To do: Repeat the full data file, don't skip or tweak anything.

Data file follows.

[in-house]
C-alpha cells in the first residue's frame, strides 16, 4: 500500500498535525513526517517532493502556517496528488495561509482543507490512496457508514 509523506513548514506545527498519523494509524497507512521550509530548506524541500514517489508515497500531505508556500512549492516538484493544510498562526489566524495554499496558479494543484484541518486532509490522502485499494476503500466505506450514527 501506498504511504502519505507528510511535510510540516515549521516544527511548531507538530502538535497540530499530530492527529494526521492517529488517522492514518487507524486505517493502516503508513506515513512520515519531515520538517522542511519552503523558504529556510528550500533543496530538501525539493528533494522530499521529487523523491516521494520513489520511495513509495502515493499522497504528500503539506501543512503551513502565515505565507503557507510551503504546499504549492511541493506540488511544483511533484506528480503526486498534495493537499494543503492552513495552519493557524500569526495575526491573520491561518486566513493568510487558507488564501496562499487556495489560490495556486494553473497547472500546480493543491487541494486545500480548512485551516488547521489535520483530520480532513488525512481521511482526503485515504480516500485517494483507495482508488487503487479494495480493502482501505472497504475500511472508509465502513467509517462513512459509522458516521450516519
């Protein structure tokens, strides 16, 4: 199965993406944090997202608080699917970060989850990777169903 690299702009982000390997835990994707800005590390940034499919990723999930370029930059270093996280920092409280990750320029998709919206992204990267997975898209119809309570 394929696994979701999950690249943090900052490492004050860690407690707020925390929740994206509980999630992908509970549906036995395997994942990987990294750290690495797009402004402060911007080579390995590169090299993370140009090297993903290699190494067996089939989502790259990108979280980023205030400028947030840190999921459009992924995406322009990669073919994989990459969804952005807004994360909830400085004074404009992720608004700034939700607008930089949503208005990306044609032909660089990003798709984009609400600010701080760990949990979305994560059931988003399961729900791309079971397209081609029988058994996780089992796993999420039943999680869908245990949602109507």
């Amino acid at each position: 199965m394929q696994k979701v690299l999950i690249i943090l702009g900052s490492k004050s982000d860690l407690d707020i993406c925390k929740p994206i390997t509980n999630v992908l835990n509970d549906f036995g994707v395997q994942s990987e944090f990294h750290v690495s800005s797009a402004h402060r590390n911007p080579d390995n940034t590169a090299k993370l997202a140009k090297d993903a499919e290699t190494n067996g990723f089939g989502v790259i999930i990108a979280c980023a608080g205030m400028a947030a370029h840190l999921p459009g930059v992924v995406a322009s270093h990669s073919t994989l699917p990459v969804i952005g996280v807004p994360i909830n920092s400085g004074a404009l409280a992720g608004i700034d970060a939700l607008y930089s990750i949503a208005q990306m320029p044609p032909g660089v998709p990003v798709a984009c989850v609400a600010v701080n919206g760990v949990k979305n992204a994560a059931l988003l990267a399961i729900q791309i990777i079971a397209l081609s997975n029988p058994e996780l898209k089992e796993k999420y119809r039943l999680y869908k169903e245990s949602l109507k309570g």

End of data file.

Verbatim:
[in-house]
C-alpha cells in the first residue's frame, strides 16, 4: 500500500498535525513526517517532493502556517496528488495561509482543507490512496457508514 509523506513548514506545527498519523494509524497507512521550509530548506524541500514517489508515497500531505508556500512549492516538484493544510498562526489566524495554499496558479494543484484541518486532509490522502485499494476503500466505506450514527 501506498504511504502519505507528510511535510510540516515549521516544527511548531507538530502538535497540530499530530492527529494526521492517529488517522492514518487507524486505517493502516503508513506515513512520515519531515520538517522542511519552503523558504529556510528550500533543496530538501525539493528533494522530499521529487523523491516521494520513489520511495513509495502515493499522497504528500503539506501543512503551513502565515505565507503557507510551503504546499504549492511541493506540488511544483511533484506528480503526486498534495493537499494543503492552513495552519493557524500569526495575526491573520491561518486566513493568510487558507488564501496562499487556495489560490495556486494553473497547472500546480493543491487541494486545500480548512485551516488547521489535520483530520480532513488525512481521511482526503485515504480516500485517494483507495482508488487503487479494495480493502482501505472497504475500511472508509465502513467509517462513512459509522458516521450516519
């Protein structure tokens, strides 16, 4: 199965993406944090997202608080699917970060989850990777169903 690299702009982000390997835990994707800005590390940034499919990723999930370029930059270093996280920092409280990750320029998709919206992204990267997975898209119809309570 394929696994979701999950690249943090900052490492004050860690407690707020925390929740994206509980999630992908509970549906036995395997994942990987990294750290690495797009402004402060911007080579390995590169090299993370140009090297993903290699190494067996089939989502790259990108979280980023205030400028947030840190999921459009992924995406322009990669073919994989990459969804952005807004994360909830400085004074404009992720608004700034939700607008930089949503208005990306044609032909660089990003798709984009609400600010701080760990949990979305994560059931988003399961729900791309079971397209081609029988058994996780089992796993999420039943999680869908245990949602109507």
């Amino acid at each position: 199965m394929q696994k979701v690299l999950i690249i943090l702009g900052s490492k004050s982000d860690l407690d707020i993406c925390k929740p994206i390997t509980n999630v992908l835990n509970d549906f036995g994707v395997q994942s990987e944090f990294h750290v690495s800005s797009a402004h402060r590390n911007p080579d390995n940034t590169a090299k993370l997202a140009k090297d993903a499919e290699t190494n067996g990723f089939g989502v790259i999930i990108a979280c980023a608080g205030m400028a947030a370029h840190l999921p459009g930059v992924v995406a322009s270093h990669s073919t994989l699917p990459v969804i952005g996280v807004p994360i909830n920092s400085g004074a404009l409280a992720g608004i700034d970060a939700l607008y930089s990750i949503a208005q990306m320029p044609p032909g660089v998709p990003v798709a984009c989850v609400a600010v701080n919206g760990v949990k979305n992204a994560a059931l988003l990267a399961i729900q791309i990777i079971a397209l081609s997975n029988p058994e996780l898209k089992e796993k999420y119809r039943l999680y869908k169903e245990s949602l109507k309570g």